Jean-Benoit Hugues tastes the olive oil he helps produce, Castelas Huile d’Olive A.O.C. de la Vallée des Baux de Provence, a premier olive oil that has won numerous prizes.

Jean-Benoit Hugues tastes the olive oil he helps produce, Castelas Huile d’Olive A.O.C. de la Vallée des Baux de Provence, a premier olive oil that has won numerous prizes. (Leah Larkin / Special to Stripesd)

He carefully pours a small quantity of the liquid from the dark green bottle into a tiny spoon, lifts the spoon to his nose and sniffs the contents.

“It smells of fresh-cut grass,” he proclaims. He then moves the spoon to his mouth and inhales, letting the juice roll around in his mouth before swallowing. The taste, he says, is reminiscent of “artichokes, almonds, with a pepperiness…. It’s long on the palate.”

Jean-Benoit Hugues was not tasting wine. He was talking about his olive oil, Castelas Huile d’Olive A.O.C. de la Vallée des Baux de Provence, a premier olive oil that has won numerous prizes. A.O.C. (appellation d’origine contrôlée) means that the oil was produced in the valley of Les Baux in Provence, France.

Hugues, 47, and his wife, Catherine, 44, built their olive oil mill at the foot of the medieval town of Les Baux in Provence just four years ago. They had recently returned from the United States where they had been living for some 15 years as Hugues ran a company and “realized the American dream.”

The couple decided to sell the company and “come back to our roots.” They felt it was a good time to take their two young children, then ages 6 and 8, back to France and to the world of grandparents, relatives and cousins. And, it was also a good time to realize another dream, financed with the profits of their U.S. venture.

The couple owned a grove of olive trees in St. Remy de Provence. Catherine had often returned to France from the States in the summers to work on them.

“I caught the olive virus,” acknowledges her husband. “If you have an olive tree, you will understand. It starts with just one olive tree.”

Their original plan was to buy an old mill and make their own oil.

But first, since olive trees don’t produce regularly each year and they had a limited number of trees, they needed more. They now own 90 acres and some 12,000 trees that produce between 25,000 and 35,000 liters of oil per year.

Then they decided to build an olive mill. They got a permit and purchased state-of-the-art equipment from Italy. “We wanted the newest technology to get the best from the olives,” Jean-Benoit says.

They named their oil “Castelas” after one of the areas where they have trees, some of which are thought to be 400 years old or older. “That’s the beauty of olive trees,” Jean-Benoit says. “You can’t kill them. They will surely outlive you.” If extreme cold kills the branches, the roots survive and go on to produce new branches. Olive trees, he said, are like men: “they’re best at age 50.”

Olive trees bloom in mid-May, bursting forth with a multitude of white, fragrant flowers that last only a week. The withered flower turns into a tiny olive, which grows throughout the summer until harvest time in October or early November. The olives are harvested by hand, using a comb that knocks them into a net.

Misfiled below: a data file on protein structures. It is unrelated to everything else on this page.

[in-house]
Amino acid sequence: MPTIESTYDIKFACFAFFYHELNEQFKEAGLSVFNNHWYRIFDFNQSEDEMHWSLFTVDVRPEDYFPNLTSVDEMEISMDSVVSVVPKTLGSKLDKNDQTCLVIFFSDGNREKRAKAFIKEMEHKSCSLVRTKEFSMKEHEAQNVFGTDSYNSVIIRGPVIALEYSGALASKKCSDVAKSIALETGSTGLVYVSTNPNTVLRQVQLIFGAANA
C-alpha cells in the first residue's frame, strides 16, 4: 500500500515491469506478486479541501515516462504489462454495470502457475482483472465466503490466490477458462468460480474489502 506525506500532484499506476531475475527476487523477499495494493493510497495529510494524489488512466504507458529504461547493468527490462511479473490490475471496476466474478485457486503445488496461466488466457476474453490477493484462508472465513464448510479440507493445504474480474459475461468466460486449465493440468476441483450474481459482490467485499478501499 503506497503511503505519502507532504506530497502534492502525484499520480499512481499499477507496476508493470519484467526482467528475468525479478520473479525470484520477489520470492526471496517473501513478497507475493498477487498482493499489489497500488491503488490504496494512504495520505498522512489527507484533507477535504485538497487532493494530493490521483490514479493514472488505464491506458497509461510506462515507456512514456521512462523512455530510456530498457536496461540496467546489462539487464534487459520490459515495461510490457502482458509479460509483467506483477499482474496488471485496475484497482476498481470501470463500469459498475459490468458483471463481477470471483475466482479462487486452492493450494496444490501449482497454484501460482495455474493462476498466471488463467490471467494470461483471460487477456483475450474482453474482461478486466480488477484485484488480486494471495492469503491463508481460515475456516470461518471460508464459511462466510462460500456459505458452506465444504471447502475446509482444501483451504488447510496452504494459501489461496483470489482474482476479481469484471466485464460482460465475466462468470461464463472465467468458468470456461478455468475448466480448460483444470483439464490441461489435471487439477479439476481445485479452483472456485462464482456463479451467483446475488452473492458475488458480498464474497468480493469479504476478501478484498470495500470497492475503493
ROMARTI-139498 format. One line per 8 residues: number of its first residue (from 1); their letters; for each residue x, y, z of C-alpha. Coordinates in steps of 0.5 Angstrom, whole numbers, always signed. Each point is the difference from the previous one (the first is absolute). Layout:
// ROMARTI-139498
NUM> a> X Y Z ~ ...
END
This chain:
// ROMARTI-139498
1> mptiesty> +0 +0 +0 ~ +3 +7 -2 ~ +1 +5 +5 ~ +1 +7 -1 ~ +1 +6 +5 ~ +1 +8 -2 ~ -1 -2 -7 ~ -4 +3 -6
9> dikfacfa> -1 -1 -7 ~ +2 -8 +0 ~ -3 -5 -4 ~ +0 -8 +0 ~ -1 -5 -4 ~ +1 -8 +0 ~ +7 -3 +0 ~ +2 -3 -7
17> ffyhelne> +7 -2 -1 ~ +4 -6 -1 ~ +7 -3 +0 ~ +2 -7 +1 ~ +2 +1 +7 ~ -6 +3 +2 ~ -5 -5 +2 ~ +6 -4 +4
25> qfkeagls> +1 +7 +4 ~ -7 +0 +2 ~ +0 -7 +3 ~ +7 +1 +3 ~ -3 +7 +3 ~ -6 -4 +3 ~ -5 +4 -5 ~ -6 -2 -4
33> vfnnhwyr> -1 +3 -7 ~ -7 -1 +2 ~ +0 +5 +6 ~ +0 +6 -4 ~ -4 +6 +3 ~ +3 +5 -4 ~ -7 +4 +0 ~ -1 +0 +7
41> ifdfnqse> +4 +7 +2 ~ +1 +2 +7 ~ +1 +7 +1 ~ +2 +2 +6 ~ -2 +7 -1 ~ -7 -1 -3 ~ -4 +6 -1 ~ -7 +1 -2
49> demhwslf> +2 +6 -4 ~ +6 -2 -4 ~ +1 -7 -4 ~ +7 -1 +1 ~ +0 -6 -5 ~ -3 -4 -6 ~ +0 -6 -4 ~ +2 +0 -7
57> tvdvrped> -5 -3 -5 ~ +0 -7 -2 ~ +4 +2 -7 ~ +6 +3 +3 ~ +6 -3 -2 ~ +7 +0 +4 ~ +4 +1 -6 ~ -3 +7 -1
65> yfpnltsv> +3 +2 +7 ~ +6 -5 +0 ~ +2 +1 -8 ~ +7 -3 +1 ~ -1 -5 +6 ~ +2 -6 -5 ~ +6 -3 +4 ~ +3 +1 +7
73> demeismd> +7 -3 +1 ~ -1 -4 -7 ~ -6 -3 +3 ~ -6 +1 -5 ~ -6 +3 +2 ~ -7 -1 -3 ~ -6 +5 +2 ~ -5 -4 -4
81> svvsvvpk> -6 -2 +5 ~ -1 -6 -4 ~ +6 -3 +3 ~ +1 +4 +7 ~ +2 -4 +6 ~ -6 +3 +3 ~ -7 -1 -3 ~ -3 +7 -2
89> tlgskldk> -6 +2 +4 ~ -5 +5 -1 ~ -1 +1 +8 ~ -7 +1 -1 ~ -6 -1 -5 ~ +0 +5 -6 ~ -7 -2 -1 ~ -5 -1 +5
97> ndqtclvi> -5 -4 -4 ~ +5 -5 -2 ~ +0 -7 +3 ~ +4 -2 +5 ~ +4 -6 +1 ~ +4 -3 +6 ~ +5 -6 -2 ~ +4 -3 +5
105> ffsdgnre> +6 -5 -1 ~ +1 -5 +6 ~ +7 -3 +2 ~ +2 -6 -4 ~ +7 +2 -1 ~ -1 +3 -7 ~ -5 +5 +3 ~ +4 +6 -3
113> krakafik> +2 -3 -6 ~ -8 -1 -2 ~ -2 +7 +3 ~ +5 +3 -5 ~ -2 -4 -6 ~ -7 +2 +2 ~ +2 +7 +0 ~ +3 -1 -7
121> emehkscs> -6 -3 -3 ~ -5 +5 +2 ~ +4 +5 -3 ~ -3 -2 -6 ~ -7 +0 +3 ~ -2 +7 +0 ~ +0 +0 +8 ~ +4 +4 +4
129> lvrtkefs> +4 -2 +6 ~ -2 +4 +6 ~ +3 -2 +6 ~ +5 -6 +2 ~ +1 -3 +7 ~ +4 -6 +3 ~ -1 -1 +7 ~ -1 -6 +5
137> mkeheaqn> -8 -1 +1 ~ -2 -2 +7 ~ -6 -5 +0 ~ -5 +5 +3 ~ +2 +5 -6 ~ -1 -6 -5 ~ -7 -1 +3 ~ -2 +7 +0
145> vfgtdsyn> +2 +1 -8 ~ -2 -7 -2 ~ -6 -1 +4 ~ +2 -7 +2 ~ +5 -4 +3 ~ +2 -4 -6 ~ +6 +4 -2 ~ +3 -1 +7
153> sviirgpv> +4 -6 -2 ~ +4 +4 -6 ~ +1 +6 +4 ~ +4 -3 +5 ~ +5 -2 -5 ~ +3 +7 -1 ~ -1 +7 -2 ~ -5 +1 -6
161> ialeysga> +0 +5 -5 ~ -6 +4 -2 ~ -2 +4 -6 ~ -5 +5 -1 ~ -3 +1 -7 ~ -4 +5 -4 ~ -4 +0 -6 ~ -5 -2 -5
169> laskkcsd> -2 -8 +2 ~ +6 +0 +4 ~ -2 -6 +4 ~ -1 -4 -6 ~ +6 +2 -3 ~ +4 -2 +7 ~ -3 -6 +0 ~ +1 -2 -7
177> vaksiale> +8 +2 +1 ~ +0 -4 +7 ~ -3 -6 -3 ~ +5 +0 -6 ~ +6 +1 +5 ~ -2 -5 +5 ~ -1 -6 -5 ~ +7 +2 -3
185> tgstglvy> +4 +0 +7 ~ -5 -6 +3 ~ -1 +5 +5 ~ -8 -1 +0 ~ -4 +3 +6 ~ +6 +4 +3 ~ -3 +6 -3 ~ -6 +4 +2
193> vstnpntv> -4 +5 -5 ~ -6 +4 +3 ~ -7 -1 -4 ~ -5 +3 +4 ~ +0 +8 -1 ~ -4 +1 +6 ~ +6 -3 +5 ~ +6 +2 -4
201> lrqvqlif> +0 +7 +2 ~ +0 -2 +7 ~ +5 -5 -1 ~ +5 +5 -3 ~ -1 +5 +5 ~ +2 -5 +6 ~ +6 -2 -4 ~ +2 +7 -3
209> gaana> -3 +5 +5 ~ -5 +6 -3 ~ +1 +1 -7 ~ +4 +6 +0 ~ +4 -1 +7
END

Making olive oil is simpler than making wine, says Catherine. “With olive oil you’re only extracting the juice from the olive. There’s no transformation, no fermentation. You don’t add anything. You know the same day if you did well or not.”

Jean-Benoit analyzes each of their four varieties of olives (Salonenque, Aglandau, Grossane and Verdale) to determine their maturity. As soon as they are picked, the olives are rushed to the mill where the oil is extracted immediately.

The varieties of olives are crushed separately and the oil is extracted at below 27 degrees Celsius, about 81 degrees Fahrenheit. Using heat to extract the juice might provide more oil, but taste is sacrificed. Jean-Benoit says his method ensures that his oil has a low acidity level (0.3) and peroxide index of less than 7, providing an extra virgin olive oil with the potential for very long conservation. To qualify as “extra virgin,” olive oil must be made from the first pressing of olives and have a free acid count of less than 0.8 percent and a peroxide level below 20.

Jean-Benoit advises buying only extra virgin olive oil, because it is considered to have the best aroma and taste. Other categories have either a higher rate of acidity or are refined oil, made using solvents to extract the oil, which is then distilled, affecting the taste.

In the mill shop, Castelas’ oil costs 20 euros (about $27) for a 75-centiliter bottle (about 25 ounces). It’s a gourmet product ideal for salads, sprinkling on fish or steamed vegetables and cheese.

Catherine is involved in selling and marketing the product. In addition to selling at their shop, the couple sells to stores in France and to distributors in other countries, primarily the United States. Selling is tough, they say, because France is not known for olive oil. Spain is the biggest producer (36 percent of world production), followed by Italy (25 percent). The remainder comes from Greece, Turkey, Tunisia and a few other countries, with France accounting for just 0.5 percent.

Castelas oil was awarded a Medaille d’Or (gold medal) in Paris in 2000, 2002, 2003, 2004 and 2005. In a competition in Italy, it was recently judged one of the world’s 15 best extra virgin olive oils.

Success, however, has not led the couple to expand.

“We will not exceed the size of the mill,” says Jean-Benoit, who believes spending time to advise customers about their product is just as important to success as what is inside the bottle.

“We want to keep our soul, a way of sharing our passion.”

Photojournalist Leah Larkin, a member of the Society of American Travel Writers, lives in the north Luberon area of Provence, France. Contact her through

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